8. Hear in HUMILITY. God has called us to receive with meekness the ingrafted word. James i, 21. He has promised blessings to those who tremble at his word. Isa. lxvi, 2. He requires that we should listen with reverence to his Son. Matt. xvii, 5. It is infinite condescension in the great God to address thus repeatedly and graciously fallen man. Let our humility and reverence in some degree correspond with his astonishing grace. Cultivate then a meek and docile spirit. The Bible not only comes from our Creator, but displays much of his glory, and we are but poor ignorant creatures of a day; let us then, as it becomes us, receive his truth in a humble and lowly heart. Our natural hearts are not only careless and inattentive, but also proud and captious; and it is only grace, through much humbling expe
rience, that makes them lowly and teachable. With a meek spirit a man will not at once quarrel with what he hears, however it may appear to him mysterious and inexplicable, but will wait, in the posture of a learner, for clearer light. Instead of objecting to an awful denunciation, he will tremble at it; instead of doubting a gracious promise, he will desire an interest in it. Sensible of his own ill-deservings, and great depravity, convinced of his own ignorance and weakness, he feels the need of a revelation like the Gospel, full of mercies, and gladly receives it in its length and breadth; in all its doctrines, however contrary to the carnal mind, and however offensive to the proud heart; and in all its precepts, however strict, and however opposed to his selfindulging pleasures. Bearing in mind our guilty and ruined state, even remembering our own innumerable transgressions and demerits, let an abased, lowly, contrite spirit mark our hearing. Let us listen as to words whereby we may be saved. We are lost and undone; the Gospel is a system of recovery; but it is either a savour of death unto death, or a savour of life unto life, just as it is received. A man feeling his ruin is humbled; a man in real distress gladly receives aid. The minister speaks not in his own name, but in the name of the great God. Where the word of a king is, there is power. Eccles. viii, 4. Though it be then contrary to your natural inclination and to your previous views, remember, if it be the word of God, it cannot be despised with impunity, and there must be an immense blessing in humbly receiving and obeying it. In few things do we more manifestly exhibit want of reverence to God, than in slighting and despising his word; in few things does that humility and lowliness (which in his sight are of great estimation) more shine,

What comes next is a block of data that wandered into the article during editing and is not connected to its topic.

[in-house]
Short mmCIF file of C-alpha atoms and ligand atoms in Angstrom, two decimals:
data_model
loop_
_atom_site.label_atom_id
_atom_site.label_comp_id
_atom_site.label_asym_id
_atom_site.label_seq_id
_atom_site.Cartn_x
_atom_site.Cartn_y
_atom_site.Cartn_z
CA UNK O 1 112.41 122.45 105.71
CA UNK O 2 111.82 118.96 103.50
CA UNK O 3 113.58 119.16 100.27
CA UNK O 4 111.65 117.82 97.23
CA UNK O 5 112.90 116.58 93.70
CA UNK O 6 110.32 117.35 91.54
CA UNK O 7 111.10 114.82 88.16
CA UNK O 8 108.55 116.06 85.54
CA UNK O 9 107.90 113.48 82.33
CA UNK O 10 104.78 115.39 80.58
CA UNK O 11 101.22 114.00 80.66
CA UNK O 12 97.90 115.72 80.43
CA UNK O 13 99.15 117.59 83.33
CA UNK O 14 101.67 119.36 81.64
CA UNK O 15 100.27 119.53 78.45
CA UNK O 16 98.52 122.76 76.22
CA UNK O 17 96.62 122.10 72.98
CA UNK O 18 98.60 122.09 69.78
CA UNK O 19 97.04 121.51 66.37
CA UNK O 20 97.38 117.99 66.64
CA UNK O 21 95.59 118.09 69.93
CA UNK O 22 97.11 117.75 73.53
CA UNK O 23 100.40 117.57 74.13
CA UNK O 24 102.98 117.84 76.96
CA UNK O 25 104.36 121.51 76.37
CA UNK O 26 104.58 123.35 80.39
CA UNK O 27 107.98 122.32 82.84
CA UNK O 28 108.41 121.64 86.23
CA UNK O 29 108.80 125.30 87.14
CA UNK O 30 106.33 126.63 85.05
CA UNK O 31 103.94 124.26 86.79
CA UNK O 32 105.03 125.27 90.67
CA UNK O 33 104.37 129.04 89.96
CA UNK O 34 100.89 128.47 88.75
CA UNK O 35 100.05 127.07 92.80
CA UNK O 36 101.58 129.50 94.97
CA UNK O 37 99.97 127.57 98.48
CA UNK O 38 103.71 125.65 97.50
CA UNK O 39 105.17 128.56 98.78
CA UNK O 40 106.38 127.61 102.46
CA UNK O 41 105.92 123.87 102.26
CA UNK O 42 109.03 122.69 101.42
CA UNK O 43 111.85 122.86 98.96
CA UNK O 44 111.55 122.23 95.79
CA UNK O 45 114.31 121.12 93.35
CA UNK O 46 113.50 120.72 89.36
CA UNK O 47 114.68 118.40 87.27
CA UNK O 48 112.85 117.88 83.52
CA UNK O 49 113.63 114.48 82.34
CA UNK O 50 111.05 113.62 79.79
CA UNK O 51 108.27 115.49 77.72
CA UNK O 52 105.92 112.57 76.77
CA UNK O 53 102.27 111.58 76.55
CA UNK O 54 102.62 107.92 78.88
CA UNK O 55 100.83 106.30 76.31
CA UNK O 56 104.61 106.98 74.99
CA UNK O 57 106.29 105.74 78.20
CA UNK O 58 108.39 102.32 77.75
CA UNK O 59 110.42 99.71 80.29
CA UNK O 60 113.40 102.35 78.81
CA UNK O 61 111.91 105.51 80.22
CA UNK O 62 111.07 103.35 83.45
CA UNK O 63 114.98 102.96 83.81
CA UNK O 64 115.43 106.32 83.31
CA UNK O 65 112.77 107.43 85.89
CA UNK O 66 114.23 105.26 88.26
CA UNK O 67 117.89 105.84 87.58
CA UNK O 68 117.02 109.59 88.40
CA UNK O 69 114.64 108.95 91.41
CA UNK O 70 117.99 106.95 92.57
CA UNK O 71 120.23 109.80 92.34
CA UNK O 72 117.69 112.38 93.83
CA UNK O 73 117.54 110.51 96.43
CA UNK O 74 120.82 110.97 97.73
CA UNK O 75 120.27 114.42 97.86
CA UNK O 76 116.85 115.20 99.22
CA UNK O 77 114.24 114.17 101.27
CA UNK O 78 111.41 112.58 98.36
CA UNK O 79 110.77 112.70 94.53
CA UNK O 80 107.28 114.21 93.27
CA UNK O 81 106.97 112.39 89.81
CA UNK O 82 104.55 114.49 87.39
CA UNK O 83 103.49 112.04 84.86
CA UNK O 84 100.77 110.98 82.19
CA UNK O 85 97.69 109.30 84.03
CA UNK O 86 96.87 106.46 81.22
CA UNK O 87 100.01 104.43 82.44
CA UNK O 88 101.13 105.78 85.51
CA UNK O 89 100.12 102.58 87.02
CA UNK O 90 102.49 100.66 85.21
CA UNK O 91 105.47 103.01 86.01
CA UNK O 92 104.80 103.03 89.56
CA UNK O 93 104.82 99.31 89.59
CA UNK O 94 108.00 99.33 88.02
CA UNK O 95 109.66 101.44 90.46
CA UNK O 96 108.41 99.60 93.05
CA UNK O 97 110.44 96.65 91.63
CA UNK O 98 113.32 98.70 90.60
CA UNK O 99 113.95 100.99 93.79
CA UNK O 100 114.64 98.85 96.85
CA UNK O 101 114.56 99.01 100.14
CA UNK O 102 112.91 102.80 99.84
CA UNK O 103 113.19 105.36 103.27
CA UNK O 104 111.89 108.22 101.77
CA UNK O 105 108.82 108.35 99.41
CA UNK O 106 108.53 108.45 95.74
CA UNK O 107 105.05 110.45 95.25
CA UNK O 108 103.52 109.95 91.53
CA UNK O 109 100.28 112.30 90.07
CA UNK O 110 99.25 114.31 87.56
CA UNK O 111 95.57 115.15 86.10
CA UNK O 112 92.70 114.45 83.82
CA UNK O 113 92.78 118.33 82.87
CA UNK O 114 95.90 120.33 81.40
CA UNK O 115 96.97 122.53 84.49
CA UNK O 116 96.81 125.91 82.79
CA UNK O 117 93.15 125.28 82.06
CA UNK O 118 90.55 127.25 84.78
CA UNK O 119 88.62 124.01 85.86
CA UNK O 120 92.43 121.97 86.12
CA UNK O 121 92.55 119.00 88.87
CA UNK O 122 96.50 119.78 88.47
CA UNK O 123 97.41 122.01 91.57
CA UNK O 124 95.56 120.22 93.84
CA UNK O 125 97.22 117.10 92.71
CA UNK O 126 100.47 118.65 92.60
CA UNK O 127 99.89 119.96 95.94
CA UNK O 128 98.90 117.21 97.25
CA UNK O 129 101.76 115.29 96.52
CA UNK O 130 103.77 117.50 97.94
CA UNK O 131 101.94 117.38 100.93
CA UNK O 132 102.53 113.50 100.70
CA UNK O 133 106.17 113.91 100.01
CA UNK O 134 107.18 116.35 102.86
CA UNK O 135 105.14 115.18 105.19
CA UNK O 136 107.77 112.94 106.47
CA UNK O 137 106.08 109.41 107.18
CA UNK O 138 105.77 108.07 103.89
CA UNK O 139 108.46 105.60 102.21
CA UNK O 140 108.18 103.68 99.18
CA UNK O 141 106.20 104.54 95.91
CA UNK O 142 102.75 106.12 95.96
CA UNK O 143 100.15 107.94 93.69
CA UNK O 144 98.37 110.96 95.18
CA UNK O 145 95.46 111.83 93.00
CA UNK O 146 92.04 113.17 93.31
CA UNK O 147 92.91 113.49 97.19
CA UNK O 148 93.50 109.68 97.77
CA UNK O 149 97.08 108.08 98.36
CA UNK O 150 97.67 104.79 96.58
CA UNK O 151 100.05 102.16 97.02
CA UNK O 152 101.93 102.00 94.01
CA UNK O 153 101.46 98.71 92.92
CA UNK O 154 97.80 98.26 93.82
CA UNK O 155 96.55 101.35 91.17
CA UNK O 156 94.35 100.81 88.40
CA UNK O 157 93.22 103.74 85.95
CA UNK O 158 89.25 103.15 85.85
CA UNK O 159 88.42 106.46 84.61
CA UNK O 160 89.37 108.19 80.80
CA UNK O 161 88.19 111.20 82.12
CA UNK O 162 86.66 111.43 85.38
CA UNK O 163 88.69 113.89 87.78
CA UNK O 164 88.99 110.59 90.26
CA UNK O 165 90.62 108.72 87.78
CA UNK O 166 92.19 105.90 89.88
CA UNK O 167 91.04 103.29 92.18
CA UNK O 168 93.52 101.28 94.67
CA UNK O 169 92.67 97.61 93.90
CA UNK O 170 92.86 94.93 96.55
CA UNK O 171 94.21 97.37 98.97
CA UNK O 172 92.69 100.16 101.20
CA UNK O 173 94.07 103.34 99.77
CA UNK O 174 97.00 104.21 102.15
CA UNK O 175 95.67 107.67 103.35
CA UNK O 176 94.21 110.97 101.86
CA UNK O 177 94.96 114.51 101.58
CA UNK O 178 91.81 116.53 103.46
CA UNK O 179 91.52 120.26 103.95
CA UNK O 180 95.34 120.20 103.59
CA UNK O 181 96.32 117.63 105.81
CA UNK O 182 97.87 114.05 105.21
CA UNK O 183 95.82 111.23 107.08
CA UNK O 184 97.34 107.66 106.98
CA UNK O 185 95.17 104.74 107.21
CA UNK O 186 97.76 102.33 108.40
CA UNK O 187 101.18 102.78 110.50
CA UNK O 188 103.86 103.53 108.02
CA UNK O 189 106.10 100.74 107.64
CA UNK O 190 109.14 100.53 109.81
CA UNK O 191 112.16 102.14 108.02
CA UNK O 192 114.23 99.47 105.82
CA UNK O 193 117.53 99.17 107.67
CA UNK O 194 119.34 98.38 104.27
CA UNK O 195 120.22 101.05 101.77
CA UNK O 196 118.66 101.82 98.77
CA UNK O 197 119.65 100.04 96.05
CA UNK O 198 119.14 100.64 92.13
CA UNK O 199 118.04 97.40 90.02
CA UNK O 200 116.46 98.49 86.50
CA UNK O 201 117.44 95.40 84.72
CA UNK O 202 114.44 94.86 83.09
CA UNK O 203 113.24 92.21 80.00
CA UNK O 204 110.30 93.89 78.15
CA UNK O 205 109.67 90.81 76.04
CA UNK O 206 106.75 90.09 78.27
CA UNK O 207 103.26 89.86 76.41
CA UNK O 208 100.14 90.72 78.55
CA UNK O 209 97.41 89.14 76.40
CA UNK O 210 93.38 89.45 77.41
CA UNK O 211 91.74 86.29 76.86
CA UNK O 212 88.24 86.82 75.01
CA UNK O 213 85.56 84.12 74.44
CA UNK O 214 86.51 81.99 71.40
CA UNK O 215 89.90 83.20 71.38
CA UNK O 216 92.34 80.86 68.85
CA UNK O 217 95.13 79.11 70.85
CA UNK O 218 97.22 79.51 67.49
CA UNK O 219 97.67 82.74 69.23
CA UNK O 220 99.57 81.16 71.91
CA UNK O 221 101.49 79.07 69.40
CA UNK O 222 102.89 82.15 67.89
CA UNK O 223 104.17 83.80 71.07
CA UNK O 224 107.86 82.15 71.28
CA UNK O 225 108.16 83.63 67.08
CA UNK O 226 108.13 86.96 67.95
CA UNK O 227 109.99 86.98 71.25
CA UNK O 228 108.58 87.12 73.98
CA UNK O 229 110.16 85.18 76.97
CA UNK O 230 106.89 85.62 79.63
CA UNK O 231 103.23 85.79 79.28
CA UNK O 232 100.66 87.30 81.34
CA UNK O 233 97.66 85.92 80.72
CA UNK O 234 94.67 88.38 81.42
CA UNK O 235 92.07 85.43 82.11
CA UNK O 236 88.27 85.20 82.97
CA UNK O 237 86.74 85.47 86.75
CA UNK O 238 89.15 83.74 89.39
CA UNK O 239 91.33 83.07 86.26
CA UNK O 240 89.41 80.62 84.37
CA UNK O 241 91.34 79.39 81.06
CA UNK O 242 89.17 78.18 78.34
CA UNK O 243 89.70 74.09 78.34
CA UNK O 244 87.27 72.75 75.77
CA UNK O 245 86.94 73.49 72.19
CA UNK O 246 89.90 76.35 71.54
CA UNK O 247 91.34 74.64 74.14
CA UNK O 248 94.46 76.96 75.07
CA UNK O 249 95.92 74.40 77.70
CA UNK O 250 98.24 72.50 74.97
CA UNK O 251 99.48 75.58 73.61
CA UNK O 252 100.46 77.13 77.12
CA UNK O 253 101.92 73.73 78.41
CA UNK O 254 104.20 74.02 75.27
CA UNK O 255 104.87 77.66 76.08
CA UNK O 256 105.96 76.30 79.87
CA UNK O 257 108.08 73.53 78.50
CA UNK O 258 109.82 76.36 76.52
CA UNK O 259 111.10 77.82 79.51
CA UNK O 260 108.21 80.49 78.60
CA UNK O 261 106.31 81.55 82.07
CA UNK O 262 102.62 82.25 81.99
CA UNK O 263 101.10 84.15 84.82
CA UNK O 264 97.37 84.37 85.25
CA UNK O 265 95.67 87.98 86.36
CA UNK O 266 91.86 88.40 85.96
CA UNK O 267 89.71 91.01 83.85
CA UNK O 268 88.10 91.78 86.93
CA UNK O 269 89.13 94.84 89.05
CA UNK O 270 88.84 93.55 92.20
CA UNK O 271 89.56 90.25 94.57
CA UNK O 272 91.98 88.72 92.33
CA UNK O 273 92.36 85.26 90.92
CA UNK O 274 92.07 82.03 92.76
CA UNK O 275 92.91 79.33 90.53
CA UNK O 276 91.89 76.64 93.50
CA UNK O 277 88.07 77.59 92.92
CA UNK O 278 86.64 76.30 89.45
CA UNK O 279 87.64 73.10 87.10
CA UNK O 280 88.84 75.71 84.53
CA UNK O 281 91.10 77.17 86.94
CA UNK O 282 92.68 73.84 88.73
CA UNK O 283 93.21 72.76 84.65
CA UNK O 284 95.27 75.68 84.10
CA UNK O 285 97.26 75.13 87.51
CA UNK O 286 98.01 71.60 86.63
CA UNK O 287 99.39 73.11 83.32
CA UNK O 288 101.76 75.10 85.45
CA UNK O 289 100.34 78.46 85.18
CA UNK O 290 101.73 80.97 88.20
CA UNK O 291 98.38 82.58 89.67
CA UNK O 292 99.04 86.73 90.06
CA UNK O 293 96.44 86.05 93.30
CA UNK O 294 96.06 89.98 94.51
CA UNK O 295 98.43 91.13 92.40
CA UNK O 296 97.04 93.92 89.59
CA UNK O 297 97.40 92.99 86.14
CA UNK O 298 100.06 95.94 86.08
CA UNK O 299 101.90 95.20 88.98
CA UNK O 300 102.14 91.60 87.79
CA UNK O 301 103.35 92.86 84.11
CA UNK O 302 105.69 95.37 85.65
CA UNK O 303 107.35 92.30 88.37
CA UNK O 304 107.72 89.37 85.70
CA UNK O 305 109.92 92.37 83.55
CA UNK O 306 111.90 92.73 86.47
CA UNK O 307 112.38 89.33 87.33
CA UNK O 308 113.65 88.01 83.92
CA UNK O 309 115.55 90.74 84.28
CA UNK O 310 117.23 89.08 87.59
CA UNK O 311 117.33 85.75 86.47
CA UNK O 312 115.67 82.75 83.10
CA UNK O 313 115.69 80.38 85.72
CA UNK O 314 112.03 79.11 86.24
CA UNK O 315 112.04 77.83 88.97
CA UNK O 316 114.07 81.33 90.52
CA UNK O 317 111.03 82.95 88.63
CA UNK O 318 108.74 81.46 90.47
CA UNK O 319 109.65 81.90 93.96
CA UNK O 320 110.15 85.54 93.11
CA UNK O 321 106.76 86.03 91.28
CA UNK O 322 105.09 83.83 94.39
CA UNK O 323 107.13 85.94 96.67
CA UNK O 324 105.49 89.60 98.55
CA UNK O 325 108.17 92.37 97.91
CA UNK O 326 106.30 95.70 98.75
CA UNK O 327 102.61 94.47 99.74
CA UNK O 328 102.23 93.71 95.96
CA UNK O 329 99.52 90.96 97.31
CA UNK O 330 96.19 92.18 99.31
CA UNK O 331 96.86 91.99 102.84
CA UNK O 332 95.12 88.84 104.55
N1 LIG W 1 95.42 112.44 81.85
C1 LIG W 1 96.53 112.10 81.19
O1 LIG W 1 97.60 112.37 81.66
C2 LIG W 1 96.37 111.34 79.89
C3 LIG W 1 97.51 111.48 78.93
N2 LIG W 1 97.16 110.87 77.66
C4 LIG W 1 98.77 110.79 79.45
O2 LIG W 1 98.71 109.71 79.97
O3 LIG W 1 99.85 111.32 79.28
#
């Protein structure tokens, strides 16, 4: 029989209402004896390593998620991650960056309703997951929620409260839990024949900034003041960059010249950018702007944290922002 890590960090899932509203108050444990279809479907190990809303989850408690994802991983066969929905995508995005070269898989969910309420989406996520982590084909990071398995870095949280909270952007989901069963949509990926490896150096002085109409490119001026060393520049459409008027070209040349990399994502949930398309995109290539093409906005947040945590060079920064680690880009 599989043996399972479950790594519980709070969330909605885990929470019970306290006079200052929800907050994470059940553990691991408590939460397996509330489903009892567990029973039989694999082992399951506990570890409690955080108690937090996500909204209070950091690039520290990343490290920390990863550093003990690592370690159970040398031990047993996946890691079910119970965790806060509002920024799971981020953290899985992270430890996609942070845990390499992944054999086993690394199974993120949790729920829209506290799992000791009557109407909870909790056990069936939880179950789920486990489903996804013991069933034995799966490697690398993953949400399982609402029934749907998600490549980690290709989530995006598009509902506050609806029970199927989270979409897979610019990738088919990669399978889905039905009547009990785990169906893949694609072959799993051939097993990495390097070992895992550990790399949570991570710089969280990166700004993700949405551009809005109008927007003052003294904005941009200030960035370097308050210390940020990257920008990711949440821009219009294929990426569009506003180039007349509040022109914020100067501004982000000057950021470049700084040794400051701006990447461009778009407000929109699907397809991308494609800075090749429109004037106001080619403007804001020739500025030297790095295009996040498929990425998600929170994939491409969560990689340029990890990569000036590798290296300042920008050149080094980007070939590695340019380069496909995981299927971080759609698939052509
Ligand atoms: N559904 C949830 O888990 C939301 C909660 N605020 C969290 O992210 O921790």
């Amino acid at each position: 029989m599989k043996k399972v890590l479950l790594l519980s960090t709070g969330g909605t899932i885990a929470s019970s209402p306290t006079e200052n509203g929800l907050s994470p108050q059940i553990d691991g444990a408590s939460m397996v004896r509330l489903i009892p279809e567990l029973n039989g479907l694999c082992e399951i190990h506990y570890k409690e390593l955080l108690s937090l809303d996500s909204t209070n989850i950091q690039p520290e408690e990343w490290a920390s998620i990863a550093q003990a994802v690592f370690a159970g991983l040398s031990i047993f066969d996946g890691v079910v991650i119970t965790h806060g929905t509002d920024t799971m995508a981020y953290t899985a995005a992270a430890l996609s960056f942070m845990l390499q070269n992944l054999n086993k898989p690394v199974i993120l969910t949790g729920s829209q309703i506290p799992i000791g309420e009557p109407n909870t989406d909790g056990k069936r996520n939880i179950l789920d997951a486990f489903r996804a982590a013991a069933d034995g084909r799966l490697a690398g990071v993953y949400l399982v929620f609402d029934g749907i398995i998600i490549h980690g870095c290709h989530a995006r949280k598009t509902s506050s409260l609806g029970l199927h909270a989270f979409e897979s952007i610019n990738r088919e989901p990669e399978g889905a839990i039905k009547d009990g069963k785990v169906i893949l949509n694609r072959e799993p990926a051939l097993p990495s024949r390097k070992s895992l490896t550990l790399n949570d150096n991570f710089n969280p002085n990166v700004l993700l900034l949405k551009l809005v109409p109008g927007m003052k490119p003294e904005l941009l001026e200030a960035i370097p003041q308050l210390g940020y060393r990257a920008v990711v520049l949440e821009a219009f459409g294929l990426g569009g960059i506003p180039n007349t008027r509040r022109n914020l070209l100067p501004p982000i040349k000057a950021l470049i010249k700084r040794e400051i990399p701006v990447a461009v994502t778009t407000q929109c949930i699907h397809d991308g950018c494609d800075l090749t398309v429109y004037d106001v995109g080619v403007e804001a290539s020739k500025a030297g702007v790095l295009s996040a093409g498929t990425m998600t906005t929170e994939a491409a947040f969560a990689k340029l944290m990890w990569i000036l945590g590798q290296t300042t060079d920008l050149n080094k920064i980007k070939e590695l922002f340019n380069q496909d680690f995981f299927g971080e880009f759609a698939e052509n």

than when we unfeignedly submit to and reverence his declared will and his revealed word.